Category Archives: Teens

Shatter Me by Tahereh Mafi

71GXQFa+RRLBy Robin Ebelt, Reference Department

I can’t imagine living in a world where birds no longer fly, plants and animals are difficult to keep alive and the weather is even more unpredictable than living in middle Tennessee! The Reestablishment has tried to fix things but they are not being too successful. Seventeen year old Juliette has been locked up in prison and is on the verge of starvation! Now the Reestablishment wants to use her as a secret weapon!

As the plot enfolds, this dystopian/romance definitely entertains. My favorite character is Adam, the love interest, because I love the background story that connects him to Juliette. What intrigues me about this novel is the clever style in which Tahereh Mafi wrote the book. I love the way she crosses out Juliette’s initial thoughts and follows them with a more vanilla version. It is a neat way to hear the truth see what the character is thinking. The book is packed with metaphors and imagery—perhaps a bit overboard but I survived.

I would have to say that I liked this book. I’m still not completely certain of what special “superhuman” power Juliette possesses. How did she get it? How will the Reestablishment try to use it? Why does it affect some people and not others? Will she learn to control it?

I guess that’s what the sequel is for. I just hope it doesn’t veer into the comic hero genre.

Advertisements

Summer Reading at WCPLtn

TEENSRP2014By Erin Holt, Teen Librarian

What a great summer we’ve had at the Library! Our Teen Department had over 450 book reviews submitted and 13 awesome teens won various prizes, including an iPad Mini, Kindle Fire tablets, and Barnes & Noble gift cards! Everyone beat the heat at the library, stopping by our 2nd floor Teen Fiction room to cool off with a good book, play on the computers, and meet up with friends. We’re looking forward to fall and have some exciting new programs including Lego Mindstorm, Minecraft, and Wii gaming! Keep reading and we’ll see you at the Library!

News from our Teen Department

ErinHWe are pleased to announce that Erin Holt is the new Teen Librarian at the Main Library in Franklin. Erin brings with her a Masters in Library Science from Queens College (New York), experience working with teens at the New York Public Library, a love of all things social media, a flare for collection development, and fresh and exciting programming ideas for the teens and tweens of Williamson County. You may know Erin if you’ve stopped by the Reference desk, as she has been with WCPLtn for the past 4 years. Erin can’t wait to connect with the teens both in person and online with various programming initiatives set to launch this year. First up? The new “Imagination Station,” which includes Nintendo Wii, Minecraft, Lego Mindstorm, and other multi-media programs. Between this and other upcoming ideas, Erin plans to turn the Teen Department into a community hub for Williamson County teens. Keep yourself in-the-know & follow @wcplteen14 on Twitter. See you at the Library!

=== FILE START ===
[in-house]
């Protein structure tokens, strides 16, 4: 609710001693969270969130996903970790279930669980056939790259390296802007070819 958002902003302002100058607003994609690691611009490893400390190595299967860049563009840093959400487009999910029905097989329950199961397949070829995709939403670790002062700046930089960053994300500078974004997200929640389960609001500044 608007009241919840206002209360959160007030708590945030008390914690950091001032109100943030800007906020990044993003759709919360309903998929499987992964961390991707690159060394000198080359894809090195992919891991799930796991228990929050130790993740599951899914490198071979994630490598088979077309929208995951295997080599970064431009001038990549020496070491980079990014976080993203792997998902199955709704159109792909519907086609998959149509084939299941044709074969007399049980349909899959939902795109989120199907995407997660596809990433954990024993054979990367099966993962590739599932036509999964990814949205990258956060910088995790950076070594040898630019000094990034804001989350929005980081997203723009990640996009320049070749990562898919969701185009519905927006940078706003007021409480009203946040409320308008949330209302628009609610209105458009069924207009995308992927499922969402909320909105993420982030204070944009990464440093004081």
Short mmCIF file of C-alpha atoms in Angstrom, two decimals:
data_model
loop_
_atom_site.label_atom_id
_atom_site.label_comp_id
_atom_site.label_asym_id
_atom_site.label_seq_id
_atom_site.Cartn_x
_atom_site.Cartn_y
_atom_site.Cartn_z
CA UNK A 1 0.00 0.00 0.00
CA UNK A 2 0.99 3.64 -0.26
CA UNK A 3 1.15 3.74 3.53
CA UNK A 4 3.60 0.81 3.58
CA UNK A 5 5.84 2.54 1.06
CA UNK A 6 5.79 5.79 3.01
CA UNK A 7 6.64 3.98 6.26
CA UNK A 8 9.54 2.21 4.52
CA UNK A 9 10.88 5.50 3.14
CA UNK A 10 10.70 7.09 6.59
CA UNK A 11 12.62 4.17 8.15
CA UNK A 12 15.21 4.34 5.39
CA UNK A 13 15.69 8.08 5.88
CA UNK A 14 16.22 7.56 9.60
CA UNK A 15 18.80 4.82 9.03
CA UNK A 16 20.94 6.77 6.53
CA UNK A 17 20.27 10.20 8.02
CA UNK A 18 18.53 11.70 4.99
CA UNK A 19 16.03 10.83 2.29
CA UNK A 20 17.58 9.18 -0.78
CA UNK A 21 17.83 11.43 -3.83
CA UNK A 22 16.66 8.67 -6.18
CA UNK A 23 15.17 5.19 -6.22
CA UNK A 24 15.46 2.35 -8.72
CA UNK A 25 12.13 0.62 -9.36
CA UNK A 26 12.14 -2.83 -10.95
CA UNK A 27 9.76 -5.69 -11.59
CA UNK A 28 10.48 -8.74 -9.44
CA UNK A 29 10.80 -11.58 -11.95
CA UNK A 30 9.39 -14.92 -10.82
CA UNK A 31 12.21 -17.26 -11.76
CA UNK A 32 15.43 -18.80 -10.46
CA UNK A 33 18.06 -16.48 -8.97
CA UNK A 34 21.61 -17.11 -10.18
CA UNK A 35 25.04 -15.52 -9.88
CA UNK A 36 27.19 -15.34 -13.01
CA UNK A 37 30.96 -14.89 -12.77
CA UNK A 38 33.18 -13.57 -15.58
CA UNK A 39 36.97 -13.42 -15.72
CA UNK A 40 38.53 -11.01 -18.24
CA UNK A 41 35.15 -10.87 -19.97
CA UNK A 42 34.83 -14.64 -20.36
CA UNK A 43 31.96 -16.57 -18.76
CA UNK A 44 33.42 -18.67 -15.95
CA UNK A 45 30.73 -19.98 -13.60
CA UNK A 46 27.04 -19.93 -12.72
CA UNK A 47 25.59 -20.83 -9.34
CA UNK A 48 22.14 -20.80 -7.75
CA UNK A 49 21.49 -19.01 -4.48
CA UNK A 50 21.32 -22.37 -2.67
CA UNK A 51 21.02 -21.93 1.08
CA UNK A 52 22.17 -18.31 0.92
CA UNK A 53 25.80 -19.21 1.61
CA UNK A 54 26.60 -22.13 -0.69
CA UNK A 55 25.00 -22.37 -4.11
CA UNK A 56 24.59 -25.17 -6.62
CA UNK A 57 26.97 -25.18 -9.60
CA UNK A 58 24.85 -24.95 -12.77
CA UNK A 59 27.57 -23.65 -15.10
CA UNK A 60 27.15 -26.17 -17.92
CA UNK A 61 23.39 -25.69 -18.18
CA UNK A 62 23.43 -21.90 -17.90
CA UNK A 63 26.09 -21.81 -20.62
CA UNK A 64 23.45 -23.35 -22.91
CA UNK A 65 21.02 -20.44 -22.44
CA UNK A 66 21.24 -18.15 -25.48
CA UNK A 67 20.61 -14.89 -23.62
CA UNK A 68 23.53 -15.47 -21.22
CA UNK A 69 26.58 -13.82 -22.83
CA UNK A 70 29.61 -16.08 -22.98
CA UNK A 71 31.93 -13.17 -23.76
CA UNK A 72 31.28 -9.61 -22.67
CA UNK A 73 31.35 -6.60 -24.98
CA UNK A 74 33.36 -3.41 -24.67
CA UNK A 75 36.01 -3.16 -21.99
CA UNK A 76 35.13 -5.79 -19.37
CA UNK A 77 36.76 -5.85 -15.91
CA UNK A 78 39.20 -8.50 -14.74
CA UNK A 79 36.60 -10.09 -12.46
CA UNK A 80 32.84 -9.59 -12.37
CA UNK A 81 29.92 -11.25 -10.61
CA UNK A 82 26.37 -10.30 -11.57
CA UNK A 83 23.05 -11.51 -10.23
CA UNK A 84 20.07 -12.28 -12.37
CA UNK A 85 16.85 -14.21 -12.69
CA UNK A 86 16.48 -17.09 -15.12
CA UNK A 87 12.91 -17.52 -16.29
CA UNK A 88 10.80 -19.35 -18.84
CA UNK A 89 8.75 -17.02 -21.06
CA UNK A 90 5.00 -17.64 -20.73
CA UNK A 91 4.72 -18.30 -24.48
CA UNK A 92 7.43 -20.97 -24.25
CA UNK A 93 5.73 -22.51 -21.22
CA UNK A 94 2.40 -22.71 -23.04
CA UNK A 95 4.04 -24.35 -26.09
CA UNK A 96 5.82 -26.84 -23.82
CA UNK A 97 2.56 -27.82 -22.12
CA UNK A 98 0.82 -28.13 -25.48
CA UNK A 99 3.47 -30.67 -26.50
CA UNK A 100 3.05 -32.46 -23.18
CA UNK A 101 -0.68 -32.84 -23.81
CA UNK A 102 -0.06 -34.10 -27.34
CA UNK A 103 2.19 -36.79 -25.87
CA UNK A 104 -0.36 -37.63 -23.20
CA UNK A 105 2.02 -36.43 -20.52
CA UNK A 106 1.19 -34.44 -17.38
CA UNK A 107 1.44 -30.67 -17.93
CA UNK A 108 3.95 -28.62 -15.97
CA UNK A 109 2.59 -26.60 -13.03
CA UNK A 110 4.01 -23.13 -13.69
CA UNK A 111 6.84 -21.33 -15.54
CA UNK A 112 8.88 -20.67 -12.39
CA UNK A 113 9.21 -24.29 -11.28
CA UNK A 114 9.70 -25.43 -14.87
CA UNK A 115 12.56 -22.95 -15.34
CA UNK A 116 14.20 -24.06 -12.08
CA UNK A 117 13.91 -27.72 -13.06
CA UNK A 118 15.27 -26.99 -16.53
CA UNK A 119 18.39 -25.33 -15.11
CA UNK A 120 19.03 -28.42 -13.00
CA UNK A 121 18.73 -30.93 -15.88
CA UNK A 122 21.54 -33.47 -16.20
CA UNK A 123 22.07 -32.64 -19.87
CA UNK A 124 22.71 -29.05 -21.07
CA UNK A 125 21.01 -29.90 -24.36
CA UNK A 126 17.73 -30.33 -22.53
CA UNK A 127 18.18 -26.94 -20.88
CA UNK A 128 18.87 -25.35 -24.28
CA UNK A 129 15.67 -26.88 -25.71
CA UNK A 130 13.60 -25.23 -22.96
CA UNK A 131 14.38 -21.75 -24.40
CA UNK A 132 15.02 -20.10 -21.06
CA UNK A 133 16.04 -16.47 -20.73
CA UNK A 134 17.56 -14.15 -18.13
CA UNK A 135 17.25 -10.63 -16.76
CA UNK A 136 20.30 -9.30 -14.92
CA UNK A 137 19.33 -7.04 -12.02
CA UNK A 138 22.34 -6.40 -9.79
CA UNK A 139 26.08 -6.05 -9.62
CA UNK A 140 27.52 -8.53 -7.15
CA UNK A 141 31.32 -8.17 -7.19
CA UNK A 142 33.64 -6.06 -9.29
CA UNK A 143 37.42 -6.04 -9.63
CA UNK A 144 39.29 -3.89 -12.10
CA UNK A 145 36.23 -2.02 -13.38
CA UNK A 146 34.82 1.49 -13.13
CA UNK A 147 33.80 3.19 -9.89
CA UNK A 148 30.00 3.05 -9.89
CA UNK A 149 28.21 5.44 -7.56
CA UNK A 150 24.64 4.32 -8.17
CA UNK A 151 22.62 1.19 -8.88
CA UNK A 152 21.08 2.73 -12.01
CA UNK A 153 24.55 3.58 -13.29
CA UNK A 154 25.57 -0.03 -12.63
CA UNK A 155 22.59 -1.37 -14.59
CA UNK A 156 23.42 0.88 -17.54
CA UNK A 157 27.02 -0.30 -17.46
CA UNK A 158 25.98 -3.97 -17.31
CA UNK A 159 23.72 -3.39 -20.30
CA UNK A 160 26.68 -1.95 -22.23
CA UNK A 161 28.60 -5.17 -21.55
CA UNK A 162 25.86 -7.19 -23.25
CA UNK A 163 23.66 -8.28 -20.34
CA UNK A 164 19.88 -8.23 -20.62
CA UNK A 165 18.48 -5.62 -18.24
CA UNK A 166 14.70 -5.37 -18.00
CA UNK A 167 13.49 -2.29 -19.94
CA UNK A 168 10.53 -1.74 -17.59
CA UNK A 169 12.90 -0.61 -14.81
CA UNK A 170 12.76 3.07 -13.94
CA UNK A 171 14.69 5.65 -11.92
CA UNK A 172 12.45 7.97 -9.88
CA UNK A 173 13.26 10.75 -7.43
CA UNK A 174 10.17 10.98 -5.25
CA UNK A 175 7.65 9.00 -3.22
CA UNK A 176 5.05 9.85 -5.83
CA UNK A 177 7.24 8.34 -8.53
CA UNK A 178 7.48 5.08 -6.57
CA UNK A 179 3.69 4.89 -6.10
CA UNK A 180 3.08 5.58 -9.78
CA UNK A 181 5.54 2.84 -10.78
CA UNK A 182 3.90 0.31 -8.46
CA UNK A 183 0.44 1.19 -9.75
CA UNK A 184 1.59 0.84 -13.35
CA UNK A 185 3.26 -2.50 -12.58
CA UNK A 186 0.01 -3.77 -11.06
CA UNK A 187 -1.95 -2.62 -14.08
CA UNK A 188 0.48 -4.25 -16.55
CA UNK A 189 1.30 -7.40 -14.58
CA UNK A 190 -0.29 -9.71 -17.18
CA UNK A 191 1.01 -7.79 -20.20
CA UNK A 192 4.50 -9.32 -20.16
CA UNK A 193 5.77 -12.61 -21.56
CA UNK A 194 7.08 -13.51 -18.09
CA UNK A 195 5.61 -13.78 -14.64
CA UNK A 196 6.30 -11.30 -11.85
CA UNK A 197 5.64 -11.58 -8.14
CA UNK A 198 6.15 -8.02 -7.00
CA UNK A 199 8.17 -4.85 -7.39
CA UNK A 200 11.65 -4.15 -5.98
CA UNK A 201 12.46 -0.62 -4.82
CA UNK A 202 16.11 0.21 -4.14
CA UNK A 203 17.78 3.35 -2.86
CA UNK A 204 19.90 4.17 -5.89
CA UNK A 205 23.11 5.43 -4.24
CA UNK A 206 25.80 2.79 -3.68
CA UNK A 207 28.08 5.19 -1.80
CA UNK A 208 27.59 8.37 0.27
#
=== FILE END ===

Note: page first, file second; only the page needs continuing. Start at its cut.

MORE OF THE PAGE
The Pros of Chess

0225By Robin Ebelt, Reference Department

What game gives you constant feedback, shows your psychological strengths and weaknesses and gives you great possibilities for self-improvement? It’s chess, of course. You don’t play? No problem! It’s never too late to learn how to play chess. The Williamson County Public Library has a Chess Club that meets monthly in the Young Adult fiction room. All levels are welcome!

Why should you play chess?

  1. Chess is cheap!
  2. Chess is a game for people of all ages.
  3. Chess develops logical thinking.
  4. Chess develops memory.
  5. Chess improves concentration.
  6. Chess develops analytical, synthetic and decision-making skills, which they can transfer to real life.
  7. Chess shows that success rewards hard work.
  8. Chess is part of the curricula in nearly 30 countries. In Venezuela, Iceland, Russia and other countries, chess is a subject in all public schools.
  9. Chess is always changing. There is always new theory, new players, new puzzles and ALWAYS new game.